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08/21/2003 Archived Entry: "Giant Talking Cartoon Penis"

From the "I couldn't make this up if I tried" department....California is combating its recent syphilis epidemic in typical fashion: consulting with focus groups, and then launching an Ad Campaign. San Francisco's Dept. of Public Health's Ad campaign is based around a cartoon spokes-icon: The "Healthy Penis,' a giant talking cartoon penis. Not surprisingly, S.F. has declared their "Healthy Penis" program to be an, er, *ernormous* success. Los Angeles County, however, finds a Giant Talking Cartoon Penis to be "Too Racy," and "In poor taste." (L.A., of all places!) Moreover, the plan is not politically correct: It "Unfairly stigmatizes Gay Men," and "Objectifies Gay Men as Penises." Also, L.A., being "more conservative" than San Francisco, was "afraid to take chances" with the nearly $400,000 budgeted for the Ad Campaign. L.A. has therefore instead introduced "Phil the Syphilis Sore," a bumpy red creature with silver shoes and an earring, as their cartoon spokes-icon ---and will distribute 40,000 squeezable three-inch Phil toys, and two life-sized (!) "Phil the Sore" suits, which will be worn by mascots making appearances throughout Los Angeles County.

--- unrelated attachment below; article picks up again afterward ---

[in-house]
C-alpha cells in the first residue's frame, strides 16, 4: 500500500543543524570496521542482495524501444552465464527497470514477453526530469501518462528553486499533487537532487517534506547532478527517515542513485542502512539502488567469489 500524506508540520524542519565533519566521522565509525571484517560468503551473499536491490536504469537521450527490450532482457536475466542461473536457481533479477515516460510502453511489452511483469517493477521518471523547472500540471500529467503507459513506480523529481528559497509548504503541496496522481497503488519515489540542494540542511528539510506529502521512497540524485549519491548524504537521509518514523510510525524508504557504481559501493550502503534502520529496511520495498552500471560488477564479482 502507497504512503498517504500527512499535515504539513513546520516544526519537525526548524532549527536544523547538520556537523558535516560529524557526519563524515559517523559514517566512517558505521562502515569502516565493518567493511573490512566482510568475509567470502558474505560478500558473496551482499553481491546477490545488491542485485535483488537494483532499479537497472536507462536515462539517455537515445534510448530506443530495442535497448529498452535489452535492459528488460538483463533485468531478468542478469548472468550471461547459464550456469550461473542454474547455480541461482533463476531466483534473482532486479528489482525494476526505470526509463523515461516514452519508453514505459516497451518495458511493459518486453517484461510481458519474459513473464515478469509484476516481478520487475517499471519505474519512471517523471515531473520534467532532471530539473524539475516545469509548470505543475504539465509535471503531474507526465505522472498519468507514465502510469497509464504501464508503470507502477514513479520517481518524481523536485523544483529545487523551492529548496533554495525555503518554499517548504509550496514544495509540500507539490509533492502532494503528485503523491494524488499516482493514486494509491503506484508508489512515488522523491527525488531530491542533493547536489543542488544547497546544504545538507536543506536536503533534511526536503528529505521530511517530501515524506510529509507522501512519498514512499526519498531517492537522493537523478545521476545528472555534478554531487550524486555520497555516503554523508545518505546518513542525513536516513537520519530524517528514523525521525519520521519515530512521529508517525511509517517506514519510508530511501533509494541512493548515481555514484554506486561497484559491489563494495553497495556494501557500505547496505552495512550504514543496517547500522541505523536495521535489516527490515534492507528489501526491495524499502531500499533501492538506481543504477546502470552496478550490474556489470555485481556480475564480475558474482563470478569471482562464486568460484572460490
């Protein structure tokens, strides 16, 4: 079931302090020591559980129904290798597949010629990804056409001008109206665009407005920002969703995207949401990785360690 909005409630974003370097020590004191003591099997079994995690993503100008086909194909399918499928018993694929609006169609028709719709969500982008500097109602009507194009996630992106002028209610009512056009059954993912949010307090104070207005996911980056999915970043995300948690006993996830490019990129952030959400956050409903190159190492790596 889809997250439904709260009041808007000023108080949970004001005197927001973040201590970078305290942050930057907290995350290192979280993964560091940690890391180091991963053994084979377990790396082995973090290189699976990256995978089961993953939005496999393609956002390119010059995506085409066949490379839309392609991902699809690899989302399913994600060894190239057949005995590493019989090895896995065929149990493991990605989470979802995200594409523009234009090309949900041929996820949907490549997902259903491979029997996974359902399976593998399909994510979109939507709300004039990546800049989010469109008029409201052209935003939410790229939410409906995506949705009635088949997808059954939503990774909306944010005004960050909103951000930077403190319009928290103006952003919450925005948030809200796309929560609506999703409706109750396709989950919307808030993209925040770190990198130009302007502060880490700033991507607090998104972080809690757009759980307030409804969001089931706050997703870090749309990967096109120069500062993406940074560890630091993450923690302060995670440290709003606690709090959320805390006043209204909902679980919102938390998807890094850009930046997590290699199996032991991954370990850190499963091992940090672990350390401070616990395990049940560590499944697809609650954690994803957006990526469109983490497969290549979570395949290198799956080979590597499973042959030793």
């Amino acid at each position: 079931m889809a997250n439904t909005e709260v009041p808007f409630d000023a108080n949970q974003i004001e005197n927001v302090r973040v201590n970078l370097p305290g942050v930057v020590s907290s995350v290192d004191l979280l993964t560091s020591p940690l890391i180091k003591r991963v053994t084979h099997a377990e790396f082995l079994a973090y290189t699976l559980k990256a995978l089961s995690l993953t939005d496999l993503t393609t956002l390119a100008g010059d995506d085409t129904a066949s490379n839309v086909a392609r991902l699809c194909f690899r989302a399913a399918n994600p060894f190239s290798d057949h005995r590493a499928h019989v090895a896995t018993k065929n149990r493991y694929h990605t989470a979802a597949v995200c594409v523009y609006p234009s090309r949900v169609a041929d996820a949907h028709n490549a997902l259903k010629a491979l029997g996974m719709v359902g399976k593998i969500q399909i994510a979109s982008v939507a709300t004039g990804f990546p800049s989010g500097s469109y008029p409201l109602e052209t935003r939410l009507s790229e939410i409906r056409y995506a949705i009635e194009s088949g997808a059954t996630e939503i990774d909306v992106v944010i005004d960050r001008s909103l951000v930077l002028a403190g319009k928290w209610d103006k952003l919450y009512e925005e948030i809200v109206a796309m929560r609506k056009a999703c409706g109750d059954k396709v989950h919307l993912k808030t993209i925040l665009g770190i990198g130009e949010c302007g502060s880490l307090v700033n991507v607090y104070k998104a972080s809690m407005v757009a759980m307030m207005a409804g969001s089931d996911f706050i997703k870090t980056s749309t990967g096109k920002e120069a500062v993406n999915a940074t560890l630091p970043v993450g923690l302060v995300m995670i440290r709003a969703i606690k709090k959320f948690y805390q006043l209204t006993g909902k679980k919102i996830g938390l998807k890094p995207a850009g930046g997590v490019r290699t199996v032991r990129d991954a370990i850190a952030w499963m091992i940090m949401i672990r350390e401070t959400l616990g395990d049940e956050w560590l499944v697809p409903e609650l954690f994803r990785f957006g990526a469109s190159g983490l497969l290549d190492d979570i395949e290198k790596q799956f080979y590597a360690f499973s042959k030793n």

In yesterday's blog, I speculated about the death of Mazen Dana the award-winning Reuters journalist who was shot and killed at close range by American troops in Iraq. I said "I don't know what to think," tho' I suspect/suspected the tragedy was caused by young, inexperienced, exhausted, heat-racked soldiers who panicked or otherwise lost control. I expressed doubt as to whether a *real* inquiry would be forthcoming, especially since it would be conducted by the US military. (BTW, for those who think I am bashing Americans, I am no more critical of them than I would be of any nationality -- indeed, less so. I have family in the US military. But if you put kids over there in wretched conditions, panic incidents are going to happen...more on "wretched conditions" in a minute.) This morning, a reader -- Scott -- emailed me to opine that he did not believe a real inquiry would be forthcoming from the media either. Scott commented, "This Chicago Trib story on Tuesday's McCormick conference on military-media relations during the Iraq war provides an interesting counterpoint to the Dana killing. It has been obvious to some of us for quite some time that media has for all intents and purposes become a wholly-owned subsidiary of the US government. This pretty much makes that assessment official." The Chicago Trib reports of the meeting, "All parties were in agreement on one point: The Pentagon's decision to 'embed' reporters with combat units represents, for better or for worse, a sea change in combat reporting." A hallmark of embedded reporting is the conspicuous absence of news stories that embarrass the administration...which returns us to the "wretched conditions" of US troops in Iraq. In an article entitled "Lies, damned lies, and news," Rob Schultheis comments on an "inconvenient" fact, "Hundreds of stories are flooding out of Iraq about catastrophic supply shortages among the troops there. A subsidiary of Cheney's Halliburton was contracted to take care of food, water and shelter for the Army, but when the war started and insurance rates in the war zone soared they simply backed out of the job. The result: troops are still on MREs, or field rations (the troops call them Meals Rejected by Ethiopians) after four months in-country, and bottled water is so scarce in many places troops have to observe water rationing. Heatstroke has felled dozens of troops, and one soldier died of it last week. Soldiers are living in unsanitary, unsafe and uncomfortable tent shantytowns. You'd think all this would be a cause celebre in the press, but no, you barely hear about it in the papers or on TV." But...no. Remember that Haliburton is a Bush administration sweetheart, with none other than Dick Cheney as a former executive of the mega-corp. Instead of hitting every major news station and print vehicle, the Haliburton debacle is reported by Col. David Hackworth's web site. Now the Bush administration is "reaching out" to the last holdout of dissent and investigatory journalism...websites, especially bloggers. "Hey Kids!" the White House might as well be saying, "Now *you too* can have a direct link to the corridors of power by having the inside scoop posted instantly on your site via a live news feed from GeorgeWBush.com! Don't be the only site without one!" Gee...will we all be given decoder rings for the secret stuff? The instant feeds from Team Bush are supposed to be about the Presidential re-election campaign but, as that cause is intimately connected to the war in Iraq, I doubt that a meaningful separation will occur.